Mastering Customer Engagement: How Can Asana Transform Your CRM
Watch your customer relationships thrive with Asana’s dynamic capabilities and revolutionize your business.
Looking to turn those casual customers into lifelong fans, but not yet ready to commit to a full CRM solution?
Today we’re about to unveil a dynamite approach that might just blow your mind — Asana as a full-throttle Customer Relationship Management tool!
In the following sections, we will guide you through the various steps involved in using Asana as a CRM, so you can save up and use the same tool you’re already used to. 😉
What is Asana
Is Asana a CRM
What can you do with Asana as a CRM
How to use Asana as a CRM
How to create a sales CRM workflow using Asana
How to customize Asana tasks for effective lead management
How to create Lead Templates for your team in Asana
What is a Ssbtask in Asana
How to use the template in Asana
Common Issues and Limitations of Asana as a CRM
Keep reading to find out how to leverage Asana’s magic and conquer both your task list and customer relationships with the same tool.
1. What is Asana?
Asana is a robust task management application that provides an indispensable solution for teams, modern businesses, and individuals seeking flexible ways to manage their projects and operations in a more organized and efficient way.
2. Is Asana a CRM?
Although it is not primarily a CRM, Asana can be used as a lightweight CRM when advanced customer relationship management features are not required.
3. What can you do with Asana as a CRM?
The primary function of a CRM is to provide users with a complete picture of customers’ journeys with their organization.
Asana provides a central platform to create a CRM-like environment where you can track the complete journey of a lead or customer and ensure that everyone involved in the process is regularly updated.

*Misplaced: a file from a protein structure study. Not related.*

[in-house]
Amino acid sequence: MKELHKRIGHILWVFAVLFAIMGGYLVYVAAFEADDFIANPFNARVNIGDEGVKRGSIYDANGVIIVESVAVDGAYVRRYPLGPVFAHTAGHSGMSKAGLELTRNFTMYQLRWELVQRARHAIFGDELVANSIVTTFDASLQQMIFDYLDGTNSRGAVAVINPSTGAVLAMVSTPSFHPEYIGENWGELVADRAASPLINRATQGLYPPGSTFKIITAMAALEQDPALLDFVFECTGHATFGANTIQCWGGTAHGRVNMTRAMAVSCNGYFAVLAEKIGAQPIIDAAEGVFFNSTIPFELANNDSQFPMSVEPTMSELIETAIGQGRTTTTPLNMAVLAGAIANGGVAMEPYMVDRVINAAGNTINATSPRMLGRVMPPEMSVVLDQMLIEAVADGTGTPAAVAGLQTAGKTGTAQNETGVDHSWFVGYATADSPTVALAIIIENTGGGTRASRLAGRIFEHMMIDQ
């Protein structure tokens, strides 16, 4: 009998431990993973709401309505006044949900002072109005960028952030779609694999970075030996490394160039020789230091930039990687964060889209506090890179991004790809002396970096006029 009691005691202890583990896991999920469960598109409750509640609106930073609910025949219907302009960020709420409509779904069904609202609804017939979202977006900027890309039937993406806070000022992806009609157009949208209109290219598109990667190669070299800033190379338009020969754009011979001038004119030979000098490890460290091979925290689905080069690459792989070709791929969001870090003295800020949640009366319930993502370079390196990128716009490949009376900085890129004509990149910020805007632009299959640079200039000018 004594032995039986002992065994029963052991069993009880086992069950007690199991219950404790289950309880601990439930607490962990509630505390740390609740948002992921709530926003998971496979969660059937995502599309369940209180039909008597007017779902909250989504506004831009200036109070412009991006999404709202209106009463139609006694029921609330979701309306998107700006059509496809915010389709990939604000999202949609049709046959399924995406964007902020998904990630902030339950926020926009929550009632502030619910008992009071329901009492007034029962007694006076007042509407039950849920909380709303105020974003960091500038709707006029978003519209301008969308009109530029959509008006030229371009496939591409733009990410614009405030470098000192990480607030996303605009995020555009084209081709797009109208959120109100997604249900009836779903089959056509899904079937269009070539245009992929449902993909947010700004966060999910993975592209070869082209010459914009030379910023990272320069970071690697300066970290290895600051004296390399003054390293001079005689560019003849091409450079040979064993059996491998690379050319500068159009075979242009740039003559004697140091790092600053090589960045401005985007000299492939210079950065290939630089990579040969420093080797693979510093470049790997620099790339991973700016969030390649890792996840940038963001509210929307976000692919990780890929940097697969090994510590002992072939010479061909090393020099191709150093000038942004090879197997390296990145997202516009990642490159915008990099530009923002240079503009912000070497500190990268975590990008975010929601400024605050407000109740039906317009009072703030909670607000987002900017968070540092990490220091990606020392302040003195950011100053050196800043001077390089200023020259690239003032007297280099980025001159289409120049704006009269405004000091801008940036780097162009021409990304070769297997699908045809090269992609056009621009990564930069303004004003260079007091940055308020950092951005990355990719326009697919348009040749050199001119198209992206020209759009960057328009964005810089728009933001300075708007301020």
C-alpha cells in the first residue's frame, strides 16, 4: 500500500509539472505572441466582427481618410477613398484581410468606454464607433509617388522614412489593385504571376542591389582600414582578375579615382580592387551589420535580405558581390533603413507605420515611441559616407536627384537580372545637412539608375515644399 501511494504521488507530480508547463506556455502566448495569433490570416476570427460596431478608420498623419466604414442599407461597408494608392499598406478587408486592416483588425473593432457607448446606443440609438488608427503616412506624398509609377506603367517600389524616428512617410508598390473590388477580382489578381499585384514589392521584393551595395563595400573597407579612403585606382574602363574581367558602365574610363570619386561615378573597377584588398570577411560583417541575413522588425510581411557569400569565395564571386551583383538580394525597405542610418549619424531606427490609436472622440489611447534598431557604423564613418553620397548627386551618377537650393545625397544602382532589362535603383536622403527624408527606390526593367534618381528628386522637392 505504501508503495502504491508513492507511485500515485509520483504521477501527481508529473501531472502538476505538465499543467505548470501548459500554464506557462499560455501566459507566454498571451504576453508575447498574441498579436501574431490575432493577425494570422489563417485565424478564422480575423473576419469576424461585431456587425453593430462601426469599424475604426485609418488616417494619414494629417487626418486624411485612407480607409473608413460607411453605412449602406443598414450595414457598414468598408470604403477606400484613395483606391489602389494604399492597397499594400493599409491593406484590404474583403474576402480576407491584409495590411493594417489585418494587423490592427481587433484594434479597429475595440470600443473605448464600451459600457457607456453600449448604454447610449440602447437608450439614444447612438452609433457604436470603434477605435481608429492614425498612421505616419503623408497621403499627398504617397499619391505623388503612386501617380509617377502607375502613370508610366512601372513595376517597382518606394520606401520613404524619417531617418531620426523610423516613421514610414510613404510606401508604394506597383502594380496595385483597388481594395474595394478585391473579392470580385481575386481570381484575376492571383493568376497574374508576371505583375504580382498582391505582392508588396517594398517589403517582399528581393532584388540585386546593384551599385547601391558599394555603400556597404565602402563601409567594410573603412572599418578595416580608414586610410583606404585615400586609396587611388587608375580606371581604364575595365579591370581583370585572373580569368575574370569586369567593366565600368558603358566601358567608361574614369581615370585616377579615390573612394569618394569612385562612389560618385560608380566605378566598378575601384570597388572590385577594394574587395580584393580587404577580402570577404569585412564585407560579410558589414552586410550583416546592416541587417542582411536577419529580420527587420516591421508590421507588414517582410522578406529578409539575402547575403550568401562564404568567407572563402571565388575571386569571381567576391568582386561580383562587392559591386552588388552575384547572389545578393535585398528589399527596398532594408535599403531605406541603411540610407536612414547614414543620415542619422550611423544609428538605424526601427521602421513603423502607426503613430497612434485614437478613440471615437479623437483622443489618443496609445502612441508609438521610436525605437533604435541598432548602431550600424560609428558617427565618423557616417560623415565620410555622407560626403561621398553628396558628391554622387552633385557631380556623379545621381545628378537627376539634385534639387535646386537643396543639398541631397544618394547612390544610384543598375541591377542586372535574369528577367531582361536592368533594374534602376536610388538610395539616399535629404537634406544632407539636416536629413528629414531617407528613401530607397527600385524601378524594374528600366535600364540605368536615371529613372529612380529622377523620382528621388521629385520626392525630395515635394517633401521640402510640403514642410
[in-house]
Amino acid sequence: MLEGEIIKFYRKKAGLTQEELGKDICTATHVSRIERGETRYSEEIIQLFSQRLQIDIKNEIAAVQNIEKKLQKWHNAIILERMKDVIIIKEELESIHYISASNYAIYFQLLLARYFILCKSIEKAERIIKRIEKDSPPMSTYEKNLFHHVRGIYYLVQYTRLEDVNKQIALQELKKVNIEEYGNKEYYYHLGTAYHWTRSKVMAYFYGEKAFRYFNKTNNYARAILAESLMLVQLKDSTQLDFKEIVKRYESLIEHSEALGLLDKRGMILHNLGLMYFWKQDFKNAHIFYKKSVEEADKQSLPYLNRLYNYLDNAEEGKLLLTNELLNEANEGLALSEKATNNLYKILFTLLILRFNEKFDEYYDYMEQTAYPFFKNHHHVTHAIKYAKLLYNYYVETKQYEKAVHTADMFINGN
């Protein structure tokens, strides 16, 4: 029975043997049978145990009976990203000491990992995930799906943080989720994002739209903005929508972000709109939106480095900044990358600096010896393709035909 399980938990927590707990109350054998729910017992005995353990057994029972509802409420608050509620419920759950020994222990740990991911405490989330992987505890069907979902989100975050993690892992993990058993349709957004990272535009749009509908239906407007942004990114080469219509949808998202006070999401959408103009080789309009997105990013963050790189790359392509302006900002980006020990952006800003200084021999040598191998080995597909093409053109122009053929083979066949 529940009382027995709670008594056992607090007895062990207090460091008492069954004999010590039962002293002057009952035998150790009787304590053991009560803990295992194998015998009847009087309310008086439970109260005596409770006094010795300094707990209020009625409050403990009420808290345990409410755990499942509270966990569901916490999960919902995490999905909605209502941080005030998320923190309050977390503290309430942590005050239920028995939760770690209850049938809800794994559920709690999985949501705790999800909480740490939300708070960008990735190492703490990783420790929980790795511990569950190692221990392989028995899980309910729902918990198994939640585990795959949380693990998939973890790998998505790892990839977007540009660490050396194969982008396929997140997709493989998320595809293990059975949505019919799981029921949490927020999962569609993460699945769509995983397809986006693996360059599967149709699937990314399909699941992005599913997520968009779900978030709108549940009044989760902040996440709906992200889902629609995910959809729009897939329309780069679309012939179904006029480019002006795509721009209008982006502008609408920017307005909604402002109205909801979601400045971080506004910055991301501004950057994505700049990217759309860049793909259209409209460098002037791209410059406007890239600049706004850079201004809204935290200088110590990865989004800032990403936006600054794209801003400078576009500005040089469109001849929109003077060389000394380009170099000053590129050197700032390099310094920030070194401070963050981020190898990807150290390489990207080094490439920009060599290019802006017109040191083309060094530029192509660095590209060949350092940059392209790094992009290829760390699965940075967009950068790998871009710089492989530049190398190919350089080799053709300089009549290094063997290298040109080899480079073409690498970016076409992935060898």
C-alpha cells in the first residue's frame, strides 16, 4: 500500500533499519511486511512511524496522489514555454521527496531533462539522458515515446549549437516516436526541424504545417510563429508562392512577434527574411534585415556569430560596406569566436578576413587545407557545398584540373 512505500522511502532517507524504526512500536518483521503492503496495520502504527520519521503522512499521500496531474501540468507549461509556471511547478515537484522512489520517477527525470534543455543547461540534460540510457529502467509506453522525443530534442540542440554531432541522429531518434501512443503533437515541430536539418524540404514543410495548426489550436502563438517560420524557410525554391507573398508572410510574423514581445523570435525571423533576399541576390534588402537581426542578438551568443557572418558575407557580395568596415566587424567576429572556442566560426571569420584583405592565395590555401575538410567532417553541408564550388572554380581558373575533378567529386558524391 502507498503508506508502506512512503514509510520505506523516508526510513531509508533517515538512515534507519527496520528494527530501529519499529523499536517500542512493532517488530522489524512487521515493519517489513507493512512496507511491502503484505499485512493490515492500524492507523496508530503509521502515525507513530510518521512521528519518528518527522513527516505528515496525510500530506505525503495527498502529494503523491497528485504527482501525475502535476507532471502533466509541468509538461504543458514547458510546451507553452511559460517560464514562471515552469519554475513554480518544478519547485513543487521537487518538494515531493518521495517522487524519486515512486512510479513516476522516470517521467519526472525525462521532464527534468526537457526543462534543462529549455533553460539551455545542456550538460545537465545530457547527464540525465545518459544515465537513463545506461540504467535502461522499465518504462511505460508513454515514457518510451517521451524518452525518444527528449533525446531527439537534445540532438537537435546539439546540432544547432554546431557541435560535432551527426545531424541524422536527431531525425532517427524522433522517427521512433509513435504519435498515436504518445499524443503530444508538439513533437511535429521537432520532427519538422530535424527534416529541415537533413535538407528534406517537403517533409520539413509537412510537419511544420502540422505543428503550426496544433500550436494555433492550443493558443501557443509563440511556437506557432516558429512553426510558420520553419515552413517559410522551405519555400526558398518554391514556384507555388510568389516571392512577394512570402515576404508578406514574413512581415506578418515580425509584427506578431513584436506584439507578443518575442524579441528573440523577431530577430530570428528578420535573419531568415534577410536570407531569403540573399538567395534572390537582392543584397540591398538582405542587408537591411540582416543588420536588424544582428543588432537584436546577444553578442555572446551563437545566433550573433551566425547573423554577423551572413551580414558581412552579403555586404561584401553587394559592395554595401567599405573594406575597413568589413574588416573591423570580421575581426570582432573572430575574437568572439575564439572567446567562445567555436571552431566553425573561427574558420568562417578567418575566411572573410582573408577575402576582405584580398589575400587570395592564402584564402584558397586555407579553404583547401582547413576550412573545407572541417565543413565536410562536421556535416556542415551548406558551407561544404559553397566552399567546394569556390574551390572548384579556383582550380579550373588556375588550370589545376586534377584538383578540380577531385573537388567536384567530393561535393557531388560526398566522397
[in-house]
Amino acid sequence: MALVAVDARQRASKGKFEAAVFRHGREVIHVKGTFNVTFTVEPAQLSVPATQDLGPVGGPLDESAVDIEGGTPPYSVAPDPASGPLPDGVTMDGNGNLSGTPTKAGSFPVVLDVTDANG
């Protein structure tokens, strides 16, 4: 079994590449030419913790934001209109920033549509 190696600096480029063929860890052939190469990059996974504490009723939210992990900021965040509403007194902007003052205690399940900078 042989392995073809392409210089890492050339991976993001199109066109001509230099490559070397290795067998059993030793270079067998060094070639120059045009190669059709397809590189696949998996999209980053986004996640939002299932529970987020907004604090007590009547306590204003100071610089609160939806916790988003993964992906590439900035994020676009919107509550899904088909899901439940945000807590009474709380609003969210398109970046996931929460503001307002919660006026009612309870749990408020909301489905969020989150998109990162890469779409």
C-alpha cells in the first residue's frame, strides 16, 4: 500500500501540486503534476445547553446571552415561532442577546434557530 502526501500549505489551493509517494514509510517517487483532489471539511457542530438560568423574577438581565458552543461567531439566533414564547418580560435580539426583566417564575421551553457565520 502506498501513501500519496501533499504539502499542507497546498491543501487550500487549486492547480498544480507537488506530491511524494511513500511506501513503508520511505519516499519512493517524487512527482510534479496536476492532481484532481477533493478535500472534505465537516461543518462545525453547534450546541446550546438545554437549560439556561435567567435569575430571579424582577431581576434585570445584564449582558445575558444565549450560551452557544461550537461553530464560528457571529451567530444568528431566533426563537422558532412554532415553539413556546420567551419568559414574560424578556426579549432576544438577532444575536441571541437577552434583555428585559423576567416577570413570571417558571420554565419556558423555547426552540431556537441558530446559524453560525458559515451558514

Overall, using Asana as a lightweight CRM provides you with a 360-degree view of your customer’s lifecycle and helps you and your team deliver better customer experiences.
4. How to use Asana as a CRM
Tasks and projects in Asana can be used to create dedicated customer lifecycle threads to track their complete journey with your organization transparently.
You can also use Asana’s boards and task list views to track the complete workflow of your sales or customer service procedures.
Asana also offers several account management and pre/post-sales workflow templates that can help you set up your initial CRM workflow.
Alternatively, you could start from scratch and create a workflow that suits your specific business needs.
5. How to create a sales CRM workflow using Asana
*In order to create a simplified sales CRM workflow+ using Asana, here’s what you need to do:
Sign in to your Asana account.
Click the ‘+’ icon on your dashboard and select ‘Create Project’.
Choose ‘Use a template’ and select ‘Asana curated’ from the Type menu.
Select the ‘Sales Pipeline template’ from the list of sales templates and click ‘Use template’.
Name your project and click ‘Create project’ to import the template to your Asana account.
Delete all the sample tasks except for one, which we’ll use for customization.
Rename the workflow sections to match your sales process.
Add new sections if needed by clicking the ‘Add section’ link at the bottom of your list.
Switch to the Board view to better visualize your sales workflow (remember, you can always switch between views if you want).
*Congratulations! You have successfully created a sales CRM workflow using Asana. 🎉
In the next sections, we’ll show you how to customize Asana tasks to gather the necessary lead information for your sales and services teams, how to create templates in Asana, and how to use these templates to manage your CRM workflow.
6. How to customize Asana tasks for effective lead management
Congratulations on setting up your sales CRM workflow in Asana! Now, it’s time to focus on gathering and managing your leads’ information.
To achieve this, we recommend using Asana tasks and subtasks.
Luckily, Asana’s Sales Pipeline template already includes a sample task that utilizes custom fields. If you have Asana’s Premium plan or higher, you can add or remove custom fields as needed. Otherwise, you can work with the fields available in your template.
Here’s how you can use Asana tasks for lead management:
Open your Asana CRM project.
Click on the sample task in your project template to access its details page. In the details area, you’ll see the fields you can use to manage lead information (Assignee, Due Date, Lead Value, Priority, Account Name, Next Steps, and so on). If you need additional fields, you can add them using custom fields.
To add a custom field, go to your main Kanban board view and click Customize. You’ll see a list of available fields. For a sales CRM, we recommend enabling the projects, tags, and dependencies fields by toggling the icons next to them.